A word of caution: many trees are legally protected. Felling or even just pruning a protected tree without permission from your Local Planning Authority may be a criminal offence.
Always check for Tree Preservation Orders or Conservation Area restrictions with your local council's Tree Officer and/or Planning Department before carrying out any works.
Section 1: Main Pruning Definitions
1. Crown Thin
Crown thinning is the removal of a small portion of secondary and small live branches to produce a uniform density of foliage around an evenly spaced branch structure. It is usually confined to broad-leaved species.
Crown thinning includes crown cleaning and does not alter the overall size or shape of the tree. Common reasons for crown thinning are to allow more light to pass through the tree, reduce wind resistance or to lessen the weight of heavy branches.
2. Crown Lift (or Crown Raise)
Crown lifting is removal of the lowest branches and preparation of lower branches for future removal. Good practice dictates crown lifting should not normally include the removal of large branches growing directly from the trunk as this causes large wounds which may jeopardise the long term future of the tree. Common reasons for crown lifting are to bring more light and give access for traffic. In the U.K. common practice dictates clearance for vehicles is 5.2 metres (~17 feet), and for pedestrians 2.5m (~8 feet).
Any spore-bearing structure on a stalk (like a toadstool) or attached directly to the tree (a 'bracket' fungus). Note: some are harmful (cause disease - pathogenic), some are harmless (living on material already dead - saprophytic) and some are beneficial (symbiotic).
Lifting or Raising
See Section 1, Crown Lifting.
Lopping and Topping
Generally regarded as outdated terminology but still part of Planning Legislation. Lopping refers to the removal of large side branches (the making of vertical cuts) and topping refers to the removal of the head or crown of the tree (the making of horizontal cuts). Often used to describe crude, heavy-handed or inappropriate pruning.
Section 4; When to prune
As a general rule pruning should be avoided during the time of leaf/needle production (when the tree draws on its energy reserves) and at the time of leaf/needle fall (when the tree stores energy). Outside these periods most trees can be pruned at any time of the year, with a few exceptions:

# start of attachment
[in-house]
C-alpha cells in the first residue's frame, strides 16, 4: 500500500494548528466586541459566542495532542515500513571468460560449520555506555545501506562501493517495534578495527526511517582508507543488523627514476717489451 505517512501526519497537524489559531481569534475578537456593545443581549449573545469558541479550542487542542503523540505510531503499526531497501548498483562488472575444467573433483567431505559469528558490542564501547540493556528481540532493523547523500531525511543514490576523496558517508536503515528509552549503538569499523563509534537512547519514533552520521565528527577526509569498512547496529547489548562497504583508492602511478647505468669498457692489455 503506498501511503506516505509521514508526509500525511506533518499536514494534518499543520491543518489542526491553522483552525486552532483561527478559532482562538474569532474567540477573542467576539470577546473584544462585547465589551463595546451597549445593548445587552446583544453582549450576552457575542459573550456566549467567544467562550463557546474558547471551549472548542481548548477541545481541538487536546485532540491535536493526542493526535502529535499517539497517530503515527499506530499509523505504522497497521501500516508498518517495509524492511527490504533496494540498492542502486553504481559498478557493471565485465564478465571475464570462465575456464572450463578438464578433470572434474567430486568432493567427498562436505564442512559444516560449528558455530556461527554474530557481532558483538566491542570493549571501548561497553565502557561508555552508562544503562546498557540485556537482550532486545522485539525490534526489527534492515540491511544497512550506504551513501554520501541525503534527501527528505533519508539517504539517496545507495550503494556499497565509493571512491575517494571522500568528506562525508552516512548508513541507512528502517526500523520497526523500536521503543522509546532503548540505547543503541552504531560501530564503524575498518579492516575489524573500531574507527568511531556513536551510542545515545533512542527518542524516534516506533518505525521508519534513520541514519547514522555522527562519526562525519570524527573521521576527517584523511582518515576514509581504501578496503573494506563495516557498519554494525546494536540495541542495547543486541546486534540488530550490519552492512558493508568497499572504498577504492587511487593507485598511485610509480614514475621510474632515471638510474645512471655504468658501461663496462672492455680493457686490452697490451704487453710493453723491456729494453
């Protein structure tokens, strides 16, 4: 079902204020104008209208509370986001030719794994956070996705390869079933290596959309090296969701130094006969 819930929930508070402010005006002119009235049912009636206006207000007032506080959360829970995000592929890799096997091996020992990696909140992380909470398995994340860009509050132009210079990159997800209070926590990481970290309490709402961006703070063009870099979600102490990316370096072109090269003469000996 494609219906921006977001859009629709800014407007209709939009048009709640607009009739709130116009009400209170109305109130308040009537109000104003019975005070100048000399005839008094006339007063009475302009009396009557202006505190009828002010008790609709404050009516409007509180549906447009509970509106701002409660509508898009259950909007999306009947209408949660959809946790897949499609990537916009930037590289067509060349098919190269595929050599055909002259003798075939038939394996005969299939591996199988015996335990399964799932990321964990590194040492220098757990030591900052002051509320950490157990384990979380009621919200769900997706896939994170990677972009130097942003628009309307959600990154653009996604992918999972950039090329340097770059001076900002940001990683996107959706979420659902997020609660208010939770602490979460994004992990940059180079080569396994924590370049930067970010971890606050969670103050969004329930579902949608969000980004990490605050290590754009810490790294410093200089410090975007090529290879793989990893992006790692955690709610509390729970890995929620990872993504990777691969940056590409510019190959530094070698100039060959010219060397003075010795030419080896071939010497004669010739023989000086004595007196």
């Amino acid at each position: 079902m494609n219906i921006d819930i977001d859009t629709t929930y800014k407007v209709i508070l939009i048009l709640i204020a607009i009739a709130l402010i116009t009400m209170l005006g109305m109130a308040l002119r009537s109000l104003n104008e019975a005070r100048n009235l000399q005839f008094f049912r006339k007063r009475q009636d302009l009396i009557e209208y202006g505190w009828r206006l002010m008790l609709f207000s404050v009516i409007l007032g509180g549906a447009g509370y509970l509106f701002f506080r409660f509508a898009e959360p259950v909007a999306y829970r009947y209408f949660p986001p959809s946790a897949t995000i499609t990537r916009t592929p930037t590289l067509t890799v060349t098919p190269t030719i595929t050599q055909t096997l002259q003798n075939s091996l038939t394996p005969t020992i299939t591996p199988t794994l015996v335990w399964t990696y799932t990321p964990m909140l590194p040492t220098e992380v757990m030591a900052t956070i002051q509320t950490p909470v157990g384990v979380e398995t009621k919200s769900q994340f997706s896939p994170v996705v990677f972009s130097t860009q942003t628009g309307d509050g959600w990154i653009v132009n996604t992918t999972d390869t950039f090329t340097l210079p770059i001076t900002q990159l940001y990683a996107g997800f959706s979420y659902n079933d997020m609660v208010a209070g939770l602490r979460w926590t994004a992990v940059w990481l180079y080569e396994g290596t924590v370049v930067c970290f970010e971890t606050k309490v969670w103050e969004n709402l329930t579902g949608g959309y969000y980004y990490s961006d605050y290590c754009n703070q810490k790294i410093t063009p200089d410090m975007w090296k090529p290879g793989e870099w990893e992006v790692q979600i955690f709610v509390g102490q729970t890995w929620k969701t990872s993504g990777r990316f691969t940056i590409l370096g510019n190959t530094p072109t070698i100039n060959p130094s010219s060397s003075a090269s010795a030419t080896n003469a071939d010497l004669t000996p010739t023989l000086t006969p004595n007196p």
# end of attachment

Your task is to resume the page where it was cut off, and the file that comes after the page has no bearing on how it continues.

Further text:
Cherry, Plum, and related trees (Prunus species) should be pruned soon after flowering to reduce the risk of bacterial infection. Maple, Birch, Beech and Walnut should be pruned in leaf or just after leaf fall and Magnolia in high summer to avoid 'bleeding' (exuding sap), which although not considered damaging can be unsightly.
"We had a tree hanging dangerously and contacted B&B tree specialists. They were out the next day and cut it down. Highly recommended!"
– by Stephen
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3. Crown Reduction
Crown reduction is used to reduce the height and/or spread of the crown of a tree by the removal of the ends of branches whilst maintaining the tree's natural shape as far as practicable
4. Crown Clean
The removal of dead, dying, diseased, broken, crowded, weakly attached and low-vigour branches as well as climbing plants (e.g. ivy).
Section 2: Other useful terms associated with tree work
Bracing is a term used to describe the strengthening or supporting of a tree by means of cables, rods, webbing or similar.
Branch bark ridge and collar
More noticeable on some species than others the branch bark ridges are shown as hatched lines on Diagram 2. Also more noticeable on some species than others is the branch collar, a swelling at the base of the branch. Neither the branch bark ridge nor collar should be cut.
Scar tissue laid down by the tree in order to cover and protect a wound, e.g. a pruning wound.
Removal of material from cavities and drainage of cavities achieved by drilling through living wood. Modern research indicates this should not normally be carried out.
Co-dominant stems See forked growth.